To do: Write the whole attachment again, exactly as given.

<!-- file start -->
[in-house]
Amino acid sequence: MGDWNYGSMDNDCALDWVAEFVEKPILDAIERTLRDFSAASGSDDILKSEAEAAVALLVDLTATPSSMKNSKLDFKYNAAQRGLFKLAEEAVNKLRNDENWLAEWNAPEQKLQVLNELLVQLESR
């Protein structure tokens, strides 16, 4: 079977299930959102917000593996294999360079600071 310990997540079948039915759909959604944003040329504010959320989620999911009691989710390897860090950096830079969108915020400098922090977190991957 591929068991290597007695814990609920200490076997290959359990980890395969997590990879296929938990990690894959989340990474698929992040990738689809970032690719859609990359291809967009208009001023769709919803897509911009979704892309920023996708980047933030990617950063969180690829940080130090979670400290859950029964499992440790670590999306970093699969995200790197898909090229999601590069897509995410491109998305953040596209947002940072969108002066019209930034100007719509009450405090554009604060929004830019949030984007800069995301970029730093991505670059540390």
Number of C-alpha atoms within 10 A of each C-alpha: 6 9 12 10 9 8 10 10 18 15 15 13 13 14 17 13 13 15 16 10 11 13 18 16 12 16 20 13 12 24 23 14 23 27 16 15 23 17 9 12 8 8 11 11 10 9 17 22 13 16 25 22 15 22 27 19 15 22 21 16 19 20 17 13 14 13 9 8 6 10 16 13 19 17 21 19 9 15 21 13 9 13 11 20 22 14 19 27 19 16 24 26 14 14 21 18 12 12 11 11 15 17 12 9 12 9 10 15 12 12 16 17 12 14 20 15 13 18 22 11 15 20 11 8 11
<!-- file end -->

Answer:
[in-house]
Amino acid sequence: MGDWNYGSMDNDCALDWVAEFVEKPILDAIERTLRDFSAASGSDDILKSEAEAAVALLVDLTATPSSMKNSKLDFKYNAAQRGLFKLAEEAVNKLRNDENWLAEWNAPEQKLQVLNELLVQLESR
């Protein structure tokens, strides 16, 4: 079977299930959102917000593996294999360079600071 310990997540079948039915759909959604944003040329504010959320989620999911009691989710390897860090950096830079969108915020400098922090977190991957 591929068991290597007695814990609920200490076997290959359990980890395969997590990879296929938990990690894959989340990474698929992040990738689809970032690719859609990359291809967009208009001023769709919803897509911009979704892309920023996708980047933030990617950063969180690829940080130090979670400290859950029964499992440790670590999306970093699969995200790197898909090229999601590069897509995410491109998305953040596209947002940072969108002066019209930034100007719509009450405090554009604060929004830019949030984007800069995301970029730093991505670059540390």
Number of C-alpha atoms within 10 A of each C-alpha: 6 9 12 10 9 8 10 10 18 15 15 13 13 14 17 13 13 15 16 10 11 13 18 16 12 16 20 13 12 24 23 14 23 27 16 15 23 17 9 12 8 8 11 11 10 9 17 22 13 16 25 22 15 22 27 19 15 22 21 16 19 20 17 13 14 13 9 8 6 10 16 13 19 17 21 19 9 15 21 13 9 13 11 20 22 14 19 27 19 16 24 26 14 14 21 18 12 12 11 11 15 17 12 9 12 9 10 15 12 12 16 17 12 14 20 15 13 18 22 11 15 20 11 8 11